Facebook defines hate speech as explicit criticism of another person based on gender, sexual orientation, religion, ethnicity, race, or other characteristics. The platform has developed policies to curb cyberbullying on social media, but it faces challenges in educating people and enforcing them. This is because, in some cases, online bullying starts offline and ends up online, where third parties fuel it.

According to the most recent data, between 2017 and 2022, hate speech on Facebook was reported at 10.6 million instances per quarter. This was an improvement from the previously reported cyberbullying of 13.5 million per quarter. This is a clear indication that Facebook is heading in the right direction.

YouTube stepping up

YouTube is also not left behind in efforts to fight online harassment and hate speech. During the third quarter of 2022, YouTube took down 5.6 million videos that violated the platform’s community guidelines. Out of those, only 307,000 were identified by non-automated flagging systems. According to YouTube, videos with the following content will likely be flagged and removed.

  1. Spam and scams (e.g., phishing).
  2. Violent or graphic content (e.g., blood, violence).
  3. Sexually suggestive content, nudity, or sexual activity in video thumbnail images.
  4. Inappropriate language or behavior (e.g., hate speech, harassment, bullying).

Gender-based cyber bullying

According to the Cyberbullying Research Center, more transgender people and women were targeted by cyberbullies than men in 2021. Data indicates that 34.5 % of transgender teens are likely to encounter online harassment, while 23.7% of girls are likely to be harassed. Another study conducted in 2022 found that out of 8720 pieces of content sent to high-profile women, 6.5% contained graphic content, image-based sexual abuse, or misogyny. The study also found that the participants were most likely to receive abuse through a video, and 17% of direct messages contained violating content. 14% of violating content came in audio format.

Effects of cyberbullying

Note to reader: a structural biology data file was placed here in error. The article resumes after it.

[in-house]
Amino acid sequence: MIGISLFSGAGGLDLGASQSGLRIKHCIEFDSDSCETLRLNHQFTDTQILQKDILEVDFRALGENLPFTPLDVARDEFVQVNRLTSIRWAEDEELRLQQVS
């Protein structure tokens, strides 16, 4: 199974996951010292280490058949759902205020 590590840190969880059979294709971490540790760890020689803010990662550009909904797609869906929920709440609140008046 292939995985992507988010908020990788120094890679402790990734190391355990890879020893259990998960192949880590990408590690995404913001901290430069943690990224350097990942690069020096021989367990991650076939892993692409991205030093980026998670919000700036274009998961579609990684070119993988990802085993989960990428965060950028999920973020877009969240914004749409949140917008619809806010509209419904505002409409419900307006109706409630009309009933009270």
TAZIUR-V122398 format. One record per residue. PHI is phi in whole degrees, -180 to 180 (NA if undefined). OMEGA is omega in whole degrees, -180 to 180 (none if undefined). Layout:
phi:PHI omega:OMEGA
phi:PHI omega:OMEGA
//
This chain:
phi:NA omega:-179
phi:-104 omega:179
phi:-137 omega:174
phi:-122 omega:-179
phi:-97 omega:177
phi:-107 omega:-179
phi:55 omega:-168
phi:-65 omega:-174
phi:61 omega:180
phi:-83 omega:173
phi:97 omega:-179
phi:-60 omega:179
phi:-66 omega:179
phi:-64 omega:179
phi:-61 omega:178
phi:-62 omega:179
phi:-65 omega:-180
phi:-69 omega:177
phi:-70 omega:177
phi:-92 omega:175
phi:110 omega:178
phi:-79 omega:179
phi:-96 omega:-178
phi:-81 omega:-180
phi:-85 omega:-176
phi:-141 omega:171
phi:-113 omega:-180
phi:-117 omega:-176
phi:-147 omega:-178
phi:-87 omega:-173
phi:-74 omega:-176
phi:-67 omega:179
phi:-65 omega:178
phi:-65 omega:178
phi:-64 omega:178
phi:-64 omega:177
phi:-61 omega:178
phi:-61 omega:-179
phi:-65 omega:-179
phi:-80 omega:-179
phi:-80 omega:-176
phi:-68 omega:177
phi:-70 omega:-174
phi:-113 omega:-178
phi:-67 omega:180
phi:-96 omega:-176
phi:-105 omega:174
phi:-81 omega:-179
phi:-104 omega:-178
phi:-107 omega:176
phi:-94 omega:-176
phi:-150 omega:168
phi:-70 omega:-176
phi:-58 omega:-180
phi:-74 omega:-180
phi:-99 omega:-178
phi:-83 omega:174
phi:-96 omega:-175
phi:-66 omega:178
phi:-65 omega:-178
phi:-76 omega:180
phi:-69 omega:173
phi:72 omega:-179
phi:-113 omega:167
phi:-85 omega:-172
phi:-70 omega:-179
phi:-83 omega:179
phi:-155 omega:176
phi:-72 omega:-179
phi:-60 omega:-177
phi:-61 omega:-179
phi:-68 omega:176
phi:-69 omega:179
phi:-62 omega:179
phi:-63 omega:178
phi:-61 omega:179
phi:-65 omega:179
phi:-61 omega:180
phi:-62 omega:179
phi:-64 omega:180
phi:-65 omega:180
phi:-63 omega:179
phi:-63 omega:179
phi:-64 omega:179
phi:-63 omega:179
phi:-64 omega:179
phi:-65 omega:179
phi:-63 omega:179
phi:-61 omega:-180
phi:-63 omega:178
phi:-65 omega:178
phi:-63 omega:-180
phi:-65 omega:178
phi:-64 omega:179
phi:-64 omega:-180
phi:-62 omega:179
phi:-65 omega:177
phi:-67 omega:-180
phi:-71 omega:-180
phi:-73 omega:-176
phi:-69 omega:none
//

In extreme cases, cyberbullying can lead to life-threatening cases such as suicide attempts, self–harm behavior, and even eating disorders. Other effects include trouble concentrating at school, low self-esteem, and emotional disorders.

Social Effects of Cyberbullying

A study in 2022 found that two-thirds of teen victims of cyberbullying were left feeling bad about themselves. After frequent cyberbullying, 13% of youths were left scared, a third were hurt, and half were angry. Below are some of the social effects of cyberbullying.

  1. Sorrow
  2. Helplessness
  3. Anger
  4. Emotional disturbance

A Malaysian university interviewed most first-year students and found cyberbullying affects their grades and performance. They also agreed that cyberbullying causes a lot of psychological and emotional instability.


Consequences of cyberbullying

Cyberbullying is associated with suicidal thoughts and self-harm behavior among young people. Ten thousand adolescents between 11 and 15 years participated in a survey about cyberbullying conducted by the National Institutes of Health. The study also collected information from the children’s parents about their child’s general mental health. It was found that those who were subjected to cyberbullying were four times more likely to have suicidal thoughts than those who were not victimized by other youth online.


Cyberbullying and online security awareness have increased globally in the recent past. However, many countries have yet to employ federal laws to protect their internet users from inappropriate behavior like cyberbullying. 

Does the US consider cyberbullying illegal?

There are no federal cyberbullying laws in the US. However, most states have changed their laws to include cyberbullying in the broader harassment and bullying context. Thankfully, The American Federation of Teachers has an extensive resource that helps to address cyberbullying in schools.  


How many states have criminalized cyberbullying?

More US states are passing legislation to criminalize cyberbullying. The enacted laws define cyberbullying as messaging that is ‘harmful or malicious,’ including repeated text messages, emails, or social media posts.

Electronic harassment statutes in 48 US States include cyberbullying, while legislation in 44 States covers criminal penalties for cyberbullying. Moreover, the law and National Crime Prevention Council enable minors to take legal action against their oppressors in any civil court. 


International laws against cyberbullying

Some countries, like Canada, Japan, and New Zealand, have operationalized cyberbullying laws. Other countries use existing legislation, such as cyberstalking laws and sexual harassment laws, to tackle cyberbullying cases. 

Besides, several jurisdictions have criminalized cyberbullying under child abuse statutes, with offenders receiving criminal sanctions for their conduct.


Growing global awareness 

According to a 2018 report, Italy and Sweden have the highest percentage (91%) in terms of cyberbullying awareness. Saudi Arabia has the lowest awareness percentage (37%). In the meantime, Italy has had a high increase in cyberbullying awareness since 2011.


Effects of COVID-19 on cyber bullying